In Chapter 5 the APR studies are continued with a more challenging model component, hydroxyacetone (HYDA). HYDA is a major ketone component in aqueous phase of pyrolysis oil. Three catalysts were prepared on supports known to be hydrothermally stable, Pt/AlO(OH), Pt/ZrO2 and Pt/C. The catalysts were studied in APR of 2.5wt% HYDA under 225 °C/ 35 bar. All the catalyst showed initially high activity for HYDA conversion, however, the oxide supported catalyst deactivated rapidly due to formation of coke on the catalysts caused by liquid phase conversion of the feed. Pt/C catalyst remained stable and active during time on stream. The catalyst converted most of the feed to gas phase products and preventing formation of liquid by-products that could lead formation of coke/char. The gas phase products were mostly H2, CO, CO2 and CH4. The stability of the carbon support and its resilience towards coking showed promise for further study in APR. In addition, carbon supported catalysts can be easier handled after use as the carbon can be burned and metal harvested for recycling. This set a good starting point for a further development for APR application.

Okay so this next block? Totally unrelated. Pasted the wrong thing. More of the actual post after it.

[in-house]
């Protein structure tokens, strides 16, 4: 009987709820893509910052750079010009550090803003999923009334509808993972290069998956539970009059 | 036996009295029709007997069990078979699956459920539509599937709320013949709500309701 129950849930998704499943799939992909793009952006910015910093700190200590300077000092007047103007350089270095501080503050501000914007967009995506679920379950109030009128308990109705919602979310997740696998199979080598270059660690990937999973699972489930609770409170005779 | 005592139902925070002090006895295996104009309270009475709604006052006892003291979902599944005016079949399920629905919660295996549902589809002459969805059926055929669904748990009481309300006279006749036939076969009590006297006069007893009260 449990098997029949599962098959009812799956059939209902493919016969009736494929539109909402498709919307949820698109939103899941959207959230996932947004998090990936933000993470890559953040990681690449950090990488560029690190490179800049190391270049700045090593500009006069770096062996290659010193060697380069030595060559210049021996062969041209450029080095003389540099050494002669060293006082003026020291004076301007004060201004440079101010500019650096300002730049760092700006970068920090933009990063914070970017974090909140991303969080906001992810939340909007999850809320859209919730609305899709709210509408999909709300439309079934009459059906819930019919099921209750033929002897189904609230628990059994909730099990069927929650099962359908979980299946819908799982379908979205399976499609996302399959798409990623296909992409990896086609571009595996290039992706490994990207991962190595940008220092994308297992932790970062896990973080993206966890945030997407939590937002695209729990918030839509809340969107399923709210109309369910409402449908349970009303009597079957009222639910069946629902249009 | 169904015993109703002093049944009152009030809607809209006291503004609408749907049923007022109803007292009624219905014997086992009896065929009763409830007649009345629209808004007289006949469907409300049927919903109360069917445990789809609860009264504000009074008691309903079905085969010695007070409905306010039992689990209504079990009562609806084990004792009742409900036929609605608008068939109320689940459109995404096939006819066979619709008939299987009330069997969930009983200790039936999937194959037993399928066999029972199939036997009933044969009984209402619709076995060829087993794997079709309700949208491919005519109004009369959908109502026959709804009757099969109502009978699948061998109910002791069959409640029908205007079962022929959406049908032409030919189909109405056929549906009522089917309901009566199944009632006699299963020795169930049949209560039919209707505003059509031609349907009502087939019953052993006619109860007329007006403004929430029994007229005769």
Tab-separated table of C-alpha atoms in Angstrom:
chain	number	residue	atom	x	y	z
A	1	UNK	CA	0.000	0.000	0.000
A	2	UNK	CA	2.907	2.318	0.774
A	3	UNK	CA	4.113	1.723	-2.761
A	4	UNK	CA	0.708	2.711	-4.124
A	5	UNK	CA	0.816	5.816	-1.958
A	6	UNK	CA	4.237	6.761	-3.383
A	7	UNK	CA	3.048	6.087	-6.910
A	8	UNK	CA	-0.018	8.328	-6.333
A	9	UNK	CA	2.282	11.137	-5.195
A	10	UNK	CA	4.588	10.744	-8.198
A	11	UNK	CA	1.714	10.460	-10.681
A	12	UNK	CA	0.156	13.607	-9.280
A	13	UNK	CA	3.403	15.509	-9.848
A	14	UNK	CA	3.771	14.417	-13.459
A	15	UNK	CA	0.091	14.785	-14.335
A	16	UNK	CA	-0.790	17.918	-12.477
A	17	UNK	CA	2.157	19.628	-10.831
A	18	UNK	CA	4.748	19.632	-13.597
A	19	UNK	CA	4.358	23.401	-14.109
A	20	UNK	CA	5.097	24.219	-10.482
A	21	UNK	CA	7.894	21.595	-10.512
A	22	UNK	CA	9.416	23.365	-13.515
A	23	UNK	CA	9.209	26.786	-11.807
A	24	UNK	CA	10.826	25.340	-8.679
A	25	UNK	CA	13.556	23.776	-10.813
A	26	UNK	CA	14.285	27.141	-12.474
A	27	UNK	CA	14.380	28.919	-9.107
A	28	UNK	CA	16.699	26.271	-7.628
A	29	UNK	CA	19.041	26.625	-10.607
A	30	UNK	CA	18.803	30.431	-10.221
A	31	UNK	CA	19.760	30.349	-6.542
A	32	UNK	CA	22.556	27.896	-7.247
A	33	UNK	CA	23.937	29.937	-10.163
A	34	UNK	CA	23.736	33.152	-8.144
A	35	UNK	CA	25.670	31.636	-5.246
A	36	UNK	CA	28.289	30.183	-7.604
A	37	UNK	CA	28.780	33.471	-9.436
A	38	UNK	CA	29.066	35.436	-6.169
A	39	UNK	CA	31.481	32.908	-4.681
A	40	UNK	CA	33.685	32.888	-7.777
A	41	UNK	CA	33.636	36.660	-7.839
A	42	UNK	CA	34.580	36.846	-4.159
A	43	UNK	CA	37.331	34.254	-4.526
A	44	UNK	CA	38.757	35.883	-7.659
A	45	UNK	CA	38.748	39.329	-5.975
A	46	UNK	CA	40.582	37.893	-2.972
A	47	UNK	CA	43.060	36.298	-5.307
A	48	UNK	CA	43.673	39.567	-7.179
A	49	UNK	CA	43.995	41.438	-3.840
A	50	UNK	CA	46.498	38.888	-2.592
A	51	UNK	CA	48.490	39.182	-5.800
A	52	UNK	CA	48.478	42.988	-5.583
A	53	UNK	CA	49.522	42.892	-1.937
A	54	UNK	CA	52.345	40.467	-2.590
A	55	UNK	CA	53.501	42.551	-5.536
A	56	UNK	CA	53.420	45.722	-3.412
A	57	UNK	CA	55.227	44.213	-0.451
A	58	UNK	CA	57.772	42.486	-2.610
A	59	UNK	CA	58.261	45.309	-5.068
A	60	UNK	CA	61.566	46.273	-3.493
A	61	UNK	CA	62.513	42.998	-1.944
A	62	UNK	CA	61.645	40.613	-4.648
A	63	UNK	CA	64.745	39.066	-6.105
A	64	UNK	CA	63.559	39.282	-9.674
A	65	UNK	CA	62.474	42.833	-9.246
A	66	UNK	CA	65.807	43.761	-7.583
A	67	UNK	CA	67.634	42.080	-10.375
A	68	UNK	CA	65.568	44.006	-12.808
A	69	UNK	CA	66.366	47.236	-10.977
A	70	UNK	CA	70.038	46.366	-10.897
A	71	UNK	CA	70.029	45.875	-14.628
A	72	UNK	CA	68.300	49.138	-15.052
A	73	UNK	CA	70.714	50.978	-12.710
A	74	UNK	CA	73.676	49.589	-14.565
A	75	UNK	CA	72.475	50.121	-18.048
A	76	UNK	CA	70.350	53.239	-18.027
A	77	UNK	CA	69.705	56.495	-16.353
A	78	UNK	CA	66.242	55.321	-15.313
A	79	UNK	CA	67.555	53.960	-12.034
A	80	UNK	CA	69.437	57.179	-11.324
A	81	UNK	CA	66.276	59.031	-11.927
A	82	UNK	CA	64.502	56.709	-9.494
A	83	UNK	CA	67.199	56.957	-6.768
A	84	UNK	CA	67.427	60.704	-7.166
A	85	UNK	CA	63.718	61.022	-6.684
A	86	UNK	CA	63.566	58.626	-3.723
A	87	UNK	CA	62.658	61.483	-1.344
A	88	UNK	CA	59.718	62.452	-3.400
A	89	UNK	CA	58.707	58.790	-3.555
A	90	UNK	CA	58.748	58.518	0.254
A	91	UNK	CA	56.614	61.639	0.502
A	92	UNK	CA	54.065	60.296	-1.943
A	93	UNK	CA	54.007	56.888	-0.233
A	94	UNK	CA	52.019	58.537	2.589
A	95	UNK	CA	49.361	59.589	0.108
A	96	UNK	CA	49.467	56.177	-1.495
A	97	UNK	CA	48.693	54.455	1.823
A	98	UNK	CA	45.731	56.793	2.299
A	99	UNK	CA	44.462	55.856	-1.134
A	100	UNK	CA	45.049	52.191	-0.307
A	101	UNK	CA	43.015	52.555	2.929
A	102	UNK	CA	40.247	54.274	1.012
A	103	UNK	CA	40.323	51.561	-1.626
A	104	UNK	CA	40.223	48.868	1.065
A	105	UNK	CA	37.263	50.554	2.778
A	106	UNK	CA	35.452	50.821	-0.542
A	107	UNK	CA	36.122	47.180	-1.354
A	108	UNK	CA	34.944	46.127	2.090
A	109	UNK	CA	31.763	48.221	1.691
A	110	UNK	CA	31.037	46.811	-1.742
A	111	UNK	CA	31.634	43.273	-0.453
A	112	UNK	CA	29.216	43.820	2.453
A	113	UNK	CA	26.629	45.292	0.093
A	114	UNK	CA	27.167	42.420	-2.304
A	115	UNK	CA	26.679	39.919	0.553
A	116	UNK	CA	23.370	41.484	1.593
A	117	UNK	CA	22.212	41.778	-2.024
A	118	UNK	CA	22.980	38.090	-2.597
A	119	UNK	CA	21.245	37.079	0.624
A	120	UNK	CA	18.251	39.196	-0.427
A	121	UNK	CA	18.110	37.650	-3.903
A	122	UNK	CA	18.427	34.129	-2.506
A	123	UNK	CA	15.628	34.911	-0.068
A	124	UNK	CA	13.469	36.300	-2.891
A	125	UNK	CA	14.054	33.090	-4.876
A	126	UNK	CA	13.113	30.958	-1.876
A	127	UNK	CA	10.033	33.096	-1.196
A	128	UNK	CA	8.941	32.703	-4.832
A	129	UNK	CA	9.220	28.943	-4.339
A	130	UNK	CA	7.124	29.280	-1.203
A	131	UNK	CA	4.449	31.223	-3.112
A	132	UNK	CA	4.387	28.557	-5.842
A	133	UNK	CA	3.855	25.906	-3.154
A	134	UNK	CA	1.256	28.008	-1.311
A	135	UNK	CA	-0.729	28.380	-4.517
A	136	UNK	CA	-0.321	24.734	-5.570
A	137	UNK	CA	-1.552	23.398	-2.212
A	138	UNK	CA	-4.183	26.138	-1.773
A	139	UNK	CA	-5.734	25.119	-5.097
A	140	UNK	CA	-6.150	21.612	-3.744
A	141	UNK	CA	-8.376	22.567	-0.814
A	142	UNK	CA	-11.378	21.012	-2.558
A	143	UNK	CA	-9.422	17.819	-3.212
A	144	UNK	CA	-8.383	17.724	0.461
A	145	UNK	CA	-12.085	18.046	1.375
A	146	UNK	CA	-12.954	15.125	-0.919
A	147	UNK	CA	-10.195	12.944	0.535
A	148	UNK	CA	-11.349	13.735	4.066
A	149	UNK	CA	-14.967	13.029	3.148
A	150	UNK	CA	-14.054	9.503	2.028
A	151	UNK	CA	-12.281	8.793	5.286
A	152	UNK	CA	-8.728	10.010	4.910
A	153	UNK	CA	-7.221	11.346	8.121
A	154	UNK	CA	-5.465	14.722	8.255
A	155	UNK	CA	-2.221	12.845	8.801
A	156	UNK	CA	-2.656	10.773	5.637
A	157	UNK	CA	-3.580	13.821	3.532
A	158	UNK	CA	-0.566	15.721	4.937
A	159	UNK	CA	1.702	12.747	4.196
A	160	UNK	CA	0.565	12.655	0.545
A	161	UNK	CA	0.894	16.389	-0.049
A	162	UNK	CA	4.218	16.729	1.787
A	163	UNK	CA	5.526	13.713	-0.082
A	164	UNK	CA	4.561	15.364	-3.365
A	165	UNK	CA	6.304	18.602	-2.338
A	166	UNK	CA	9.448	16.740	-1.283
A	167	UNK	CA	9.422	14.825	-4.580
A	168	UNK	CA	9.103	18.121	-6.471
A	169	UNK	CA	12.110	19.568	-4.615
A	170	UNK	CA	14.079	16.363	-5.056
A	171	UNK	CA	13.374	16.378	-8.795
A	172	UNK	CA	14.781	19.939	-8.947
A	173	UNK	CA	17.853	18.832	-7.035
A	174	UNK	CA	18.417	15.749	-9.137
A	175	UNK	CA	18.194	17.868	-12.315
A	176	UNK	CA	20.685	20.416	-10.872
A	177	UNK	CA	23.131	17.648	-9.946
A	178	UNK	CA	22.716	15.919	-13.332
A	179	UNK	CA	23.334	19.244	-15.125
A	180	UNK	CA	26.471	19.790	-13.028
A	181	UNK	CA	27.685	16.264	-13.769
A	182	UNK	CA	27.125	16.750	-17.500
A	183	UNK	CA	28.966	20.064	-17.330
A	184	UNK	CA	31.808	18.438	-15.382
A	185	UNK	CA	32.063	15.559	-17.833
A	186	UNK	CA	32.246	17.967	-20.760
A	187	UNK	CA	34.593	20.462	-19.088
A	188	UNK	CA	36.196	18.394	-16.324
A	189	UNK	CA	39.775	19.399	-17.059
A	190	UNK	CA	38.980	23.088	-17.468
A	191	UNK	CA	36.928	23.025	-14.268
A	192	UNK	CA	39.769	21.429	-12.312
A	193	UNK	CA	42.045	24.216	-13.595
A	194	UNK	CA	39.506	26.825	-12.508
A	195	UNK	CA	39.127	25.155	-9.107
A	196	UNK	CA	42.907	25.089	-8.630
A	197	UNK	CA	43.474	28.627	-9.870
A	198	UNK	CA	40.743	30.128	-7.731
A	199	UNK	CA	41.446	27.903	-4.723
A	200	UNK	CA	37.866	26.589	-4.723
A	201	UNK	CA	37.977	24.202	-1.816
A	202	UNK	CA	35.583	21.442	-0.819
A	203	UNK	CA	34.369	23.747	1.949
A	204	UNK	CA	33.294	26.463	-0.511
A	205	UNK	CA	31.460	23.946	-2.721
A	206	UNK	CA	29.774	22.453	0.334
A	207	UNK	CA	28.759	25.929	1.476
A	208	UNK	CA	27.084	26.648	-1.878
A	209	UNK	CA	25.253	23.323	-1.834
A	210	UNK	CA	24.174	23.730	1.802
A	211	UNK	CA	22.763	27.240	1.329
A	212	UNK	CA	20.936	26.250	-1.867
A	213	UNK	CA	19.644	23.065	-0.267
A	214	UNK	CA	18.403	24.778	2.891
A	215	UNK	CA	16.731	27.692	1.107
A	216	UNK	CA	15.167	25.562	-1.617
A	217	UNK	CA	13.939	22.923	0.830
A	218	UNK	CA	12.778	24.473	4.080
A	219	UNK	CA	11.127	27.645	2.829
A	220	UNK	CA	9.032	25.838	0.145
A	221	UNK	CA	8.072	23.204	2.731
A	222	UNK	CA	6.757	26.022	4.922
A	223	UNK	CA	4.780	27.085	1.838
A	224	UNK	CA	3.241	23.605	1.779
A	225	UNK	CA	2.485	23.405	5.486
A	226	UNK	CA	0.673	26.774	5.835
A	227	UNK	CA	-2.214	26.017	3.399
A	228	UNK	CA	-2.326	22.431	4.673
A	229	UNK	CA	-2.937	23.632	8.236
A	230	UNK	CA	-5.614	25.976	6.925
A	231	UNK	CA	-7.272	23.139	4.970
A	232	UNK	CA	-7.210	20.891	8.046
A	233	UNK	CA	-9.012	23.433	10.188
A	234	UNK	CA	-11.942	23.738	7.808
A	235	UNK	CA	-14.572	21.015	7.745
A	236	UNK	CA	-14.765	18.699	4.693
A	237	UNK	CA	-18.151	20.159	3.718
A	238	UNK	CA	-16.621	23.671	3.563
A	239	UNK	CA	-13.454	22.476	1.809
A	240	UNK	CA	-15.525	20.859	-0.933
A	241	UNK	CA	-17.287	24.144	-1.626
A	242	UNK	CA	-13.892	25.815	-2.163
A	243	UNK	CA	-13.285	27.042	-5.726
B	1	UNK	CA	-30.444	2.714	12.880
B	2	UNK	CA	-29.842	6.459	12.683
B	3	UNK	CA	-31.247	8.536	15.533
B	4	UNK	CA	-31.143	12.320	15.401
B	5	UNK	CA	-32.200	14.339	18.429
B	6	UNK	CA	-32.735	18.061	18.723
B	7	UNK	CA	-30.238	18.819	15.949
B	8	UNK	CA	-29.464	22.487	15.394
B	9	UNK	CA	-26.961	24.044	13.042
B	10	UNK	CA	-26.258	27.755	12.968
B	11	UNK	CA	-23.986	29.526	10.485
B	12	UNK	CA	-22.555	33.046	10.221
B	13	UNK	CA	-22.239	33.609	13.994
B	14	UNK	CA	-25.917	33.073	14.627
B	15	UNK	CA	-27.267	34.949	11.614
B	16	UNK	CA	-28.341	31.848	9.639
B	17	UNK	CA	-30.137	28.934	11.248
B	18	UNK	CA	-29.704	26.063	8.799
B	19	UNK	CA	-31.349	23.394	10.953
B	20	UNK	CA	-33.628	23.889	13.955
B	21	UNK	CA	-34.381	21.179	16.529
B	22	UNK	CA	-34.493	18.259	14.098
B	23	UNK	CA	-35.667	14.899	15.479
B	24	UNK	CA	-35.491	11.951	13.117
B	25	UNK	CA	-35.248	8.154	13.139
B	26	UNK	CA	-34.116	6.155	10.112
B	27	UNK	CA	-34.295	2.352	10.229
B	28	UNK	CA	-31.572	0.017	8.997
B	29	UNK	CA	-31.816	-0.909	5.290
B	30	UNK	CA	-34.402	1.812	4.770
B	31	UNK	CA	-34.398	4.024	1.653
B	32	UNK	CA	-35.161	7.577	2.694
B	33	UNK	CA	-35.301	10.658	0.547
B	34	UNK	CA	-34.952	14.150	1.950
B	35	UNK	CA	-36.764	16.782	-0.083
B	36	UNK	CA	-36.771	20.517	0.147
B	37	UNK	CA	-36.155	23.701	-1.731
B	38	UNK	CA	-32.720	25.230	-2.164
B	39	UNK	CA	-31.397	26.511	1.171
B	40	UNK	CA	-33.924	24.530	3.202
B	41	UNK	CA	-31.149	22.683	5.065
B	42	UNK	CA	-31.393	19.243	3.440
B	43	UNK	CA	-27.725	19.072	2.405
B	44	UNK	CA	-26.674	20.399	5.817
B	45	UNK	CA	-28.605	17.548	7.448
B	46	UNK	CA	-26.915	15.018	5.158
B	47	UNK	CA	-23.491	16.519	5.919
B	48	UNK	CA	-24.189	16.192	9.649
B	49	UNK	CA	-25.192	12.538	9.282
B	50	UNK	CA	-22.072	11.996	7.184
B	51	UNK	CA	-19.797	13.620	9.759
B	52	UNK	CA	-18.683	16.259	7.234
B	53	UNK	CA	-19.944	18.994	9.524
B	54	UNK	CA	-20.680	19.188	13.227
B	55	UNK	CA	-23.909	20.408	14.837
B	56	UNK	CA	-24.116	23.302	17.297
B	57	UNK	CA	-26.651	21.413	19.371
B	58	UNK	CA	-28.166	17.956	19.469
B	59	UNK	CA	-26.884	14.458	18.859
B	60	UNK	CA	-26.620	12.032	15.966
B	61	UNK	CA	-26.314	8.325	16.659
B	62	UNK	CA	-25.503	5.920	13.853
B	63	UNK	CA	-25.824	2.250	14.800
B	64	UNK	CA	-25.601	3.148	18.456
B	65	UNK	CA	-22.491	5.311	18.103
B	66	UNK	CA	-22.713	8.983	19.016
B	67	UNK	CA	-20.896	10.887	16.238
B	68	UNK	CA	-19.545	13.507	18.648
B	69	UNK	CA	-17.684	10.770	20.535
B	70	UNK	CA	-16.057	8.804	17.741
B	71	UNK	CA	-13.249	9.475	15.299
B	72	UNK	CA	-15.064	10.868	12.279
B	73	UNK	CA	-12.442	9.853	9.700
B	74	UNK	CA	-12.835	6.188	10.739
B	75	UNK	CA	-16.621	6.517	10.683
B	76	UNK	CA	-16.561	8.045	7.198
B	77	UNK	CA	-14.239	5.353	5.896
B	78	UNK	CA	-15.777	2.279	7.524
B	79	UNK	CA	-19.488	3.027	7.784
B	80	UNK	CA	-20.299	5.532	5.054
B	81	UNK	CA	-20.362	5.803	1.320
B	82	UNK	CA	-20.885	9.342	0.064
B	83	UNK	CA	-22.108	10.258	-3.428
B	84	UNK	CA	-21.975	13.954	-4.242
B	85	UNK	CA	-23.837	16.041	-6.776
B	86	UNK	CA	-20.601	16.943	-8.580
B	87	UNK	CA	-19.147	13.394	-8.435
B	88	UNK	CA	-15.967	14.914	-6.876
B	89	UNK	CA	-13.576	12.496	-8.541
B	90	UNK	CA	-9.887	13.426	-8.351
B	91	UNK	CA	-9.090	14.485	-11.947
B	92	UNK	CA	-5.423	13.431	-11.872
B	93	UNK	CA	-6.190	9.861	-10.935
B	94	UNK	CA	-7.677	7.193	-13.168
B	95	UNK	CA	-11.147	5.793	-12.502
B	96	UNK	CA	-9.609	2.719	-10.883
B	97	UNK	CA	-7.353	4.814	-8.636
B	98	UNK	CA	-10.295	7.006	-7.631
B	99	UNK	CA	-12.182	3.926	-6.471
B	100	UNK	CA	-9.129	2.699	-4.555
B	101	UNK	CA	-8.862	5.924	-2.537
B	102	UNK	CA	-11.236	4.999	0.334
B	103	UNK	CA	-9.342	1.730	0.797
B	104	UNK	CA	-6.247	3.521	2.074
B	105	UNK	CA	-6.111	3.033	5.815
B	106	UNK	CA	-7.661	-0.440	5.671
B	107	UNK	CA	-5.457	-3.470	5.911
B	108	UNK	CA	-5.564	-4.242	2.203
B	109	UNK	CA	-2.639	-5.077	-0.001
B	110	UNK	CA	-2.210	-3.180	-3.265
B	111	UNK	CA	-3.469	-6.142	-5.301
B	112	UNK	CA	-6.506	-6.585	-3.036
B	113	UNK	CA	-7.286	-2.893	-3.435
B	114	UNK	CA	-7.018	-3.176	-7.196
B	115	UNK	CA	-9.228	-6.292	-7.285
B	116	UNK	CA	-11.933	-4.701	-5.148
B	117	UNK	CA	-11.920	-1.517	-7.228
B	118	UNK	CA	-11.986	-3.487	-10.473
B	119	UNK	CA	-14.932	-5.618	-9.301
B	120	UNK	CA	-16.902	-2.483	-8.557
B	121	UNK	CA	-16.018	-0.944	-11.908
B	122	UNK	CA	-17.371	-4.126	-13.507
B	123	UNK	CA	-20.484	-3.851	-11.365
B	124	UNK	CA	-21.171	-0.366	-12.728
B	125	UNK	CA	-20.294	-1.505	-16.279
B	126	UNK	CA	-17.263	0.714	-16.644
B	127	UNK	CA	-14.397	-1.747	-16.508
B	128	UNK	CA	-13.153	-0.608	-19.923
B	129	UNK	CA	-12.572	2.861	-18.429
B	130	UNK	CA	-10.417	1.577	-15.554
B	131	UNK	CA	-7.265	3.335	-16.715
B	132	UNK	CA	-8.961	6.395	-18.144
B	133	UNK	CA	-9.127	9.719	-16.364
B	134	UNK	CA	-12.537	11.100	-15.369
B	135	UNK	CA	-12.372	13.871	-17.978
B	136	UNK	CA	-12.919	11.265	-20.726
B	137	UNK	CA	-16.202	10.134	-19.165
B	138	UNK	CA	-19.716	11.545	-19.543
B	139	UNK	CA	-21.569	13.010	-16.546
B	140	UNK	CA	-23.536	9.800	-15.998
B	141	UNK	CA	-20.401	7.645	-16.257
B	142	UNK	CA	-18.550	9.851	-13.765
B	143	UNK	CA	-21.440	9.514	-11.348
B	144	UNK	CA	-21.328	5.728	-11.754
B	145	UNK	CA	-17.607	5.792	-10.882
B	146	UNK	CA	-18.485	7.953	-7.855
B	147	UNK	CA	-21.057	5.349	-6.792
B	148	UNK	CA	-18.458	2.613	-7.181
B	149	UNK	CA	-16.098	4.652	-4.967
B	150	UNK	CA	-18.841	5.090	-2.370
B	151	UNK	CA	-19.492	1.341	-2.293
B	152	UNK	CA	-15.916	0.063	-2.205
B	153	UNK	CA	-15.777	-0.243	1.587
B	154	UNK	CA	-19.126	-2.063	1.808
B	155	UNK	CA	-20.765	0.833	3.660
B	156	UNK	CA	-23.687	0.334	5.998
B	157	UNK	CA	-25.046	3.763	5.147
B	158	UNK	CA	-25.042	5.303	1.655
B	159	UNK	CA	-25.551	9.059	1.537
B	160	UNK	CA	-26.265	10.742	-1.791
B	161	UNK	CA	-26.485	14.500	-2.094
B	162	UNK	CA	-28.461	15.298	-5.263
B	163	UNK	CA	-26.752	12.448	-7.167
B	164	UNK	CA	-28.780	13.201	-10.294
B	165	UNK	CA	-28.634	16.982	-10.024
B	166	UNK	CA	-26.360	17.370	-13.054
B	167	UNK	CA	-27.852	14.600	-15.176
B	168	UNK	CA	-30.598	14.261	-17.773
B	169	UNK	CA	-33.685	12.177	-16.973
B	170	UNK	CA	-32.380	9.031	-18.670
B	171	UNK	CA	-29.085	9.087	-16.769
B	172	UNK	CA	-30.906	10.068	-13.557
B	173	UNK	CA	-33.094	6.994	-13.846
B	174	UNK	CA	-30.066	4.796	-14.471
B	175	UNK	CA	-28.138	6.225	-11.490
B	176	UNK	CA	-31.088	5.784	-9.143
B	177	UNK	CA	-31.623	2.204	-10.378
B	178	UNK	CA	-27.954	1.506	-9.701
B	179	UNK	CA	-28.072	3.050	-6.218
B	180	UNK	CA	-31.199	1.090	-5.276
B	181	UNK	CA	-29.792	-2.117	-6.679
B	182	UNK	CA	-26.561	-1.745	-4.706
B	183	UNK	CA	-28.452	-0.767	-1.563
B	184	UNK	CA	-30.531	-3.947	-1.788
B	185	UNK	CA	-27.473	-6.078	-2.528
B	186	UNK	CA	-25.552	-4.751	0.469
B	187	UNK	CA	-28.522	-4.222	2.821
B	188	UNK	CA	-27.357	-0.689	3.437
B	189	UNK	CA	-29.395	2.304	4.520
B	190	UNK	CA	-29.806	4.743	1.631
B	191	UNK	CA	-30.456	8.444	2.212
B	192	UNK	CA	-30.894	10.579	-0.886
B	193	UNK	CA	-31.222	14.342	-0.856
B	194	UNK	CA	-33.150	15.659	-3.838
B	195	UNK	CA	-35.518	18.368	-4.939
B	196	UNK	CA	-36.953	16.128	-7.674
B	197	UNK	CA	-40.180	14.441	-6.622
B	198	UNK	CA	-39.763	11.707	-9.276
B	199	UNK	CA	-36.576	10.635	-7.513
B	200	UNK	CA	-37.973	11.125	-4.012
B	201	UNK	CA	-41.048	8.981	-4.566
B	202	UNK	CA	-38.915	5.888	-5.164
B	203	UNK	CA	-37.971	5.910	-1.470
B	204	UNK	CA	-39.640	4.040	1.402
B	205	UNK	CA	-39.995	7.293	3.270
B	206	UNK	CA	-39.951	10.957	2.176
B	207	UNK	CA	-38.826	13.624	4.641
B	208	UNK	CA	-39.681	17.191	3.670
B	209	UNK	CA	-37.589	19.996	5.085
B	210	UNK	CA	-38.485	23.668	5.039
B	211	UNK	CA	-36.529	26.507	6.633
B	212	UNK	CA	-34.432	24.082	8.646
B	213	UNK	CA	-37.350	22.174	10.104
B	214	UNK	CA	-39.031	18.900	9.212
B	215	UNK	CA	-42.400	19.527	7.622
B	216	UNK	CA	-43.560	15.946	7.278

In APR activity and selectivity of the catalyst for hydrogen is essential for feasible operation. Selectivity can be altered by changing the properties of the catalyst or by changing the reaction conditions. In Chapter 6 we studied further Pt/C catalyst, by preparing them by different methods in order to alter the particle size of Pt and its distribution on the carbon support. Catalysts named as Pt-IM, Pt-OX, Pt-PR and Pt-CL, were characterized with multiple methods to learn in detail the metal size and distribution. Transmission electron microscopy (TEM) was applied with X-ray photo electron spectroscopy to view the cross-sections of the catalysts grains. These confirmed that that Pt-PR and Pt-CL had more of an egg-shell type structure compared to Pt-IM and Pt-OX which had more uniform distribution of Pt on the carbon supports. The catalysts were tested in APR of 2.5wt% of EG at 225 °C and 35 bar. All catalysts were stable under these conditions during 420 minutes on stream. The results showed that the egg-shell type structure was more favorable for hydrogen turnover rate. Further, larger Pt particles seemed to enhance C-C bond cleavage and improve hydrogen production. Findings support that Pt/C is an good choice for a catalysts in APR.